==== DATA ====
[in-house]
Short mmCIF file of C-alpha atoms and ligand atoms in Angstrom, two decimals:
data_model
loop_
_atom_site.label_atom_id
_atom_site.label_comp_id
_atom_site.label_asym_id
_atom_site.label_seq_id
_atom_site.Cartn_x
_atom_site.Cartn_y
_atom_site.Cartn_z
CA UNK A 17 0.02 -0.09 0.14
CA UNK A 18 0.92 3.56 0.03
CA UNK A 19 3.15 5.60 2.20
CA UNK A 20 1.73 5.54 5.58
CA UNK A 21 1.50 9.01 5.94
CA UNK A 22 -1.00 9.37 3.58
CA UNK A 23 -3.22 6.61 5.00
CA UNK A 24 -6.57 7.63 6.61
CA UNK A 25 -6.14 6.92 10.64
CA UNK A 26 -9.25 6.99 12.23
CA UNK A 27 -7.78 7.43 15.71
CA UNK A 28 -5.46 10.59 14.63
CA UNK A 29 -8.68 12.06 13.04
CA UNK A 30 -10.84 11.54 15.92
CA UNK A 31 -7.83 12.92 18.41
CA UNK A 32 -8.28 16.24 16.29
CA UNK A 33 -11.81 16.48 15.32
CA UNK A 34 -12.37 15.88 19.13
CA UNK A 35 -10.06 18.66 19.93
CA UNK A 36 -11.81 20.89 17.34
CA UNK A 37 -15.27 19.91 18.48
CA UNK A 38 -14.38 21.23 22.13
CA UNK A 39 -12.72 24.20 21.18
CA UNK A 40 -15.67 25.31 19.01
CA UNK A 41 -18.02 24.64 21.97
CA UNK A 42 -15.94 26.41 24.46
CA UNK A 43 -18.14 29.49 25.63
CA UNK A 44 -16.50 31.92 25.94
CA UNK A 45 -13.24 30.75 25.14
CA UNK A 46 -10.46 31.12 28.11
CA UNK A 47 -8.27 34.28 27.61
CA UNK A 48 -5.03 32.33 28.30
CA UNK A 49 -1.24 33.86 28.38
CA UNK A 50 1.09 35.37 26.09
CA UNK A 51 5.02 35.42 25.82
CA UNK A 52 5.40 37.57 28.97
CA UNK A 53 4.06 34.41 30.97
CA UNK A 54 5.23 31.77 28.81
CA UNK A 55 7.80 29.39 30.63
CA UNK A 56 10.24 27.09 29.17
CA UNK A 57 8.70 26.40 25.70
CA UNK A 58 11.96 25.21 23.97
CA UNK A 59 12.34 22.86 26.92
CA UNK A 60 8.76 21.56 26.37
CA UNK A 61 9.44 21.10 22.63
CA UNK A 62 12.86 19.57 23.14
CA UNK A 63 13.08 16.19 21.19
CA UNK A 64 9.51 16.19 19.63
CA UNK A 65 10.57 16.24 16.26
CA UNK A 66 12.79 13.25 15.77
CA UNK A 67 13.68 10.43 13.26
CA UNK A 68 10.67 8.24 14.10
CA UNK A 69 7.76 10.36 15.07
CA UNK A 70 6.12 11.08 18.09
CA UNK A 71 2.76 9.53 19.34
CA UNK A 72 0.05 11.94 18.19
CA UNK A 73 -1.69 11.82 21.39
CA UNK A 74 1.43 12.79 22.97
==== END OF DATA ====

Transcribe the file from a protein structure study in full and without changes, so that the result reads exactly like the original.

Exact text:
[in-house]
Short mmCIF file of C-alpha atoms and ligand atoms in Angstrom, two decimals:
data_model
loop_
_atom_site.label_atom_id
_atom_site.label_comp_id
_atom_site.label_asym_id
_atom_site.label_seq_id
_atom_site.Cartn_x
_atom_site.Cartn_y
_atom_site.Cartn_z
CA UNK A 17 0.02 -0.09 0.14
CA UNK A 18 0.92 3.56 0.03
CA UNK A 19 3.15 5.60 2.20
CA UNK A 20 1.73 5.54 5.58
CA UNK A 21 1.50 9.01 5.94
CA UNK A 22 -1.00 9.37 3.58
CA UNK A 23 -3.22 6.61 5.00
CA UNK A 24 -6.57 7.63 6.61
CA UNK A 25 -6.14 6.92 10.64
CA UNK A 26 -9.25 6.99 12.23
CA UNK A 27 -7.78 7.43 15.71
CA UNK A 28 -5.46 10.59 14.63
CA UNK A 29 -8.68 12.06 13.04
CA UNK A 30 -10.84 11.54 15.92
CA UNK A 31 -7.83 12.92 18.41
CA UNK A 32 -8.28 16.24 16.29
CA UNK A 33 -11.81 16.48 15.32
CA UNK A 34 -12.37 15.88 19.13
CA UNK A 35 -10.06 18.66 19.93
CA UNK A 36 -11.81 20.89 17.34
CA UNK A 37 -15.27 19.91 18.48
CA UNK A 38 -14.38 21.23 22.13
CA UNK A 39 -12.72 24.20 21.18
CA UNK A 40 -15.67 25.31 19.01
CA UNK A 41 -18.02 24.64 21.97
CA UNK A 42 -15.94 26.41 24.46
CA UNK A 43 -18.14 29.49 25.63
CA UNK A 44 -16.50 31.92 25.94
CA UNK A 45 -13.24 30.75 25.14
CA UNK A 46 -10.46 31.12 28.11
CA UNK A 47 -8.27 34.28 27.61
CA UNK A 48 -5.03 32.33 28.30
CA UNK A 49 -1.24 33.86 28.38
CA UNK A 50 1.09 35.37 26.09
CA UNK A 51 5.02 35.42 25.82
CA UNK A 52 5.40 37.57 28.97
CA UNK A 53 4.06 34.41 30.97
CA UNK A 54 5.23 31.77 28.81
CA UNK A 55 7.80 29.39 30.63
CA UNK A 56 10.24 27.09 29.17
CA UNK A 57 8.70 26.40 25.70
CA UNK A 58 11.96 25.21 23.97
CA UNK A 59 12.34 22.86 26.92
CA UNK A 60 8.76 21.56 26.37
CA UNK A 61 9.44 21.10 22.63
CA UNK A 62 12.86 19.57 23.14
CA UNK A 63 13.08 16.19 21.19
CA UNK A 64 9.51 16.19 19.63
CA UNK A 65 10.57 16.24 16.26
CA UNK A 66 12.79 13.25 15.77
CA UNK A 67 13.68 10.43 13.26
CA UNK A 68 10.67 8.24 14.10
CA UNK A 69 7.76 10.36 15.07
CA UNK A 70 6.12 11.08 18.09
CA UNK A 71 2.76 9.53 19.34
CA UNK A 72 0.05 11.94 18.19
CA UNK A 73 -1.69 11.82 21.39
CA UNK A 74 1.43 12.79 22.97